We wandered the store, picking and choosing random items that we thought we could carry. When all was said and done we had: 12 bottles of water (1.5 L each), 6 cans of sardines, 3 cans of tuna, 1 can of chips, 6 small green apples, 1 loaf of bread, 6 rolls, 6 local doughnuts, and 1 jar of Nutella. All the essential ingredients for three healthy, nutritious meals while on the mountain.
According to the park service, we were supposed to arrange a ride with them in advance and/or meet them at the park entrance. We had done neither, but were able to hitch a ride with a Dutch couple that was also climbing the mountain. By 9am we were off, driving first through the paved roads of Goma before it switched to gravel-like roads made up of hardened lava.
We checked in along with 8 other expats (the Dutch couple, an Australian couple, 3 Brits, and one other American). Our group altogether was us 11, 1 guide, 3 park rangers, and about 6 porters. Porters were optional, and we, being full of bravado, chose to carry our packs ourselves – a choice I think we all were happy with, but one that definitely made the climb a bit more challenging.
After a briefing from the head park ranger, which could be summed up as “stay on the path and don’t fall in,” we began hiking. In equatorial Africa, the true heat of the day begins around 10am, which coincidentally is when we began hiking. The top of the volcano is about 3,400 meters – we began at an elevation of about 1900 meters. Doing some quick math, you can see that we climbed about 1500 meters (1.5 km) of elevation in about 5 hours – or for the more technical, that’s about 300 meters an hour. For the less technical – it’s steep – really, really steep.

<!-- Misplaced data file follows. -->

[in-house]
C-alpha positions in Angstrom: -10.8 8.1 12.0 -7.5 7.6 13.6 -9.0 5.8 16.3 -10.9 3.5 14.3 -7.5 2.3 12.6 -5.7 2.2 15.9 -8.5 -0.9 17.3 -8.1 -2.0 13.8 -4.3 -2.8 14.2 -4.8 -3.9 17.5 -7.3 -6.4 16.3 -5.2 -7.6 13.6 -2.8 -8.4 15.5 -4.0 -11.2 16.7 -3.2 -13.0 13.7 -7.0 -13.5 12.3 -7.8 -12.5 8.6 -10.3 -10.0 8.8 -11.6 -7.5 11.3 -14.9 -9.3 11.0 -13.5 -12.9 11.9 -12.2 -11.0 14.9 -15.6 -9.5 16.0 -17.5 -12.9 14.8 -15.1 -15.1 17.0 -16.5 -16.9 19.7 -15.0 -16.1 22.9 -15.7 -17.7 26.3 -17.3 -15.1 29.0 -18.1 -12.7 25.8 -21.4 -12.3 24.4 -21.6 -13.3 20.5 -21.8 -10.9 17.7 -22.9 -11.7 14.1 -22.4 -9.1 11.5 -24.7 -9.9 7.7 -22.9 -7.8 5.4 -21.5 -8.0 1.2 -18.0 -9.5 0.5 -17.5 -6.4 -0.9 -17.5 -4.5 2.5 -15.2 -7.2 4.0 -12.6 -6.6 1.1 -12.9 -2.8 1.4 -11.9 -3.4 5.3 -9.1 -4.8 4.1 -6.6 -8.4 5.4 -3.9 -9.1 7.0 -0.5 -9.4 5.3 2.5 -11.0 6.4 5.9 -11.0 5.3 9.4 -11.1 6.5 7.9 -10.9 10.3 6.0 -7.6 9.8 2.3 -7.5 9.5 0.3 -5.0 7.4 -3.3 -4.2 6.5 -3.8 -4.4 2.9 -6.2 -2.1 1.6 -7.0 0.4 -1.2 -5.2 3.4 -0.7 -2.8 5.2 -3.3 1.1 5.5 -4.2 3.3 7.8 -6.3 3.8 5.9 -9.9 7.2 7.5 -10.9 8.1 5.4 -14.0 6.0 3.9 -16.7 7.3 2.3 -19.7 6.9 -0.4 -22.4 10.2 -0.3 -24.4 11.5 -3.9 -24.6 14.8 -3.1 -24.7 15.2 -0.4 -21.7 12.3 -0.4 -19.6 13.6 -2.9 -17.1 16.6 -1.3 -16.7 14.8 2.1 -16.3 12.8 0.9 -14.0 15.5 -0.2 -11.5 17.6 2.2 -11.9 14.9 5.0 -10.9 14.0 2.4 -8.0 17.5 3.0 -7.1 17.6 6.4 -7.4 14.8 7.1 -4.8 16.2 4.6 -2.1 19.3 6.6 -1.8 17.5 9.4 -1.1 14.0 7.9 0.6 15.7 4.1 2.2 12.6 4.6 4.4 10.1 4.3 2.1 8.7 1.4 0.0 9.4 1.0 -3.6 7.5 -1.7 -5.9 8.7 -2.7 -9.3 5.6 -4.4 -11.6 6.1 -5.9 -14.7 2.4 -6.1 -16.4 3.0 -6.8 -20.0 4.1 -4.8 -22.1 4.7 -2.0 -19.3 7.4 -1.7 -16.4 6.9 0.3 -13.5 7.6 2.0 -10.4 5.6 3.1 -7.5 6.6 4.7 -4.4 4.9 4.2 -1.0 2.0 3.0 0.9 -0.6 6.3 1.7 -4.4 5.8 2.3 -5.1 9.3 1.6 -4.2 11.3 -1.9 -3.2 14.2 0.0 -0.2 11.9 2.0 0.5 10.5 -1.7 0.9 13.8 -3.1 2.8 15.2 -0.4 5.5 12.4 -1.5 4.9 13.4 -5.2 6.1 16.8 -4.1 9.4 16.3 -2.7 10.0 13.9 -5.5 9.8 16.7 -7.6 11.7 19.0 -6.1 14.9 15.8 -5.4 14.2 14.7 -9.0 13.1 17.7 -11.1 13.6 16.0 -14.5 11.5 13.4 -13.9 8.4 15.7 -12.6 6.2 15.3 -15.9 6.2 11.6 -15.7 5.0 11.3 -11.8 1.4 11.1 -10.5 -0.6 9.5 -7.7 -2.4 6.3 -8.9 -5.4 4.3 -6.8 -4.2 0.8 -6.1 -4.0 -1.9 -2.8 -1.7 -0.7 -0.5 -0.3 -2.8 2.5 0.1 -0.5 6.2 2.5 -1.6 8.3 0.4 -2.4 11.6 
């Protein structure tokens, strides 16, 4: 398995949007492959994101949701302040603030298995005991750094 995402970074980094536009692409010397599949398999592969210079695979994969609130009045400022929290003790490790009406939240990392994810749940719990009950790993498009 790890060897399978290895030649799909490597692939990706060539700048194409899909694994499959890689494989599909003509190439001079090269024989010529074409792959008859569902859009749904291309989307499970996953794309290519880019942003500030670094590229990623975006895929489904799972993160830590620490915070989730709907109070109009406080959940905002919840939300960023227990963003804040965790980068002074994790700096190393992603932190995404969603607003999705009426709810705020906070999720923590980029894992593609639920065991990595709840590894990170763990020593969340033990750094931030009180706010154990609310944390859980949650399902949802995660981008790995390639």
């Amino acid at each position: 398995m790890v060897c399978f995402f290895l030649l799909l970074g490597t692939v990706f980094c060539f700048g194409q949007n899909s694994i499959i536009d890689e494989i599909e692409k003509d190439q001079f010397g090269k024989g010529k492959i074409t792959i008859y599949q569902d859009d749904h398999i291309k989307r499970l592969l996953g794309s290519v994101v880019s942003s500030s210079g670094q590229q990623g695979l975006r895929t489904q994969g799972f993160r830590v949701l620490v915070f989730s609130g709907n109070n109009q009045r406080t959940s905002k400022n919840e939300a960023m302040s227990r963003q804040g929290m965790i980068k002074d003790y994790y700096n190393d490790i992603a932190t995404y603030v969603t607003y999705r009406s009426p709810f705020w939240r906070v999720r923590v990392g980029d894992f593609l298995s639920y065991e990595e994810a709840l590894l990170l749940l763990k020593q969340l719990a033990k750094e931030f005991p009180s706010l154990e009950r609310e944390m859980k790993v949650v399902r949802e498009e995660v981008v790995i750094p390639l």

Nyiragongo, unlike most climbs I have done, does not cater to the philosophy of switchbacks. Instead, without almost any turns or twists, the trail heads straight up the side, following old, hardened flows of lava. It is easy to think that this actually makes the hike easier because it will be like climbing a paved road or staircase.
The lava does not harden that way though. Instead, it forms fists-sized gravel which can easily twist your ankle, or, at the very least, make your feet sore after several hours of walking. The places where it did harden to a more continuous form are more jagged and rough, making just as difficult to walk on as the gravel-like-lava.
The beginning of the climb starts out through fairly dense forest. Not the thick, tall trees of the Congo rainforest, but lighter brush-like trees and plants. There were preset resting spots about every hour or so along the hike. By the time we hit the second stop, we had moved out of the forest and were walking in a fairy-tale land of 4 feet tall bushes and flowers. In contrast, the last hour and a half of the hike were a barren waste land, with an occasional small shrub standing in defiance to the gaping crater where it had chosen to make its home.
Each of us was carrying 4 bottles, or 6 liters, of water as well as our cameras, tripods, sleeping bags, etc… Although the hike only took about 5 hours (stops included), we were exhausted as we struggled up the last, steepest section. Despite pouring sweat as our bodies strained under the effort, we were shivering.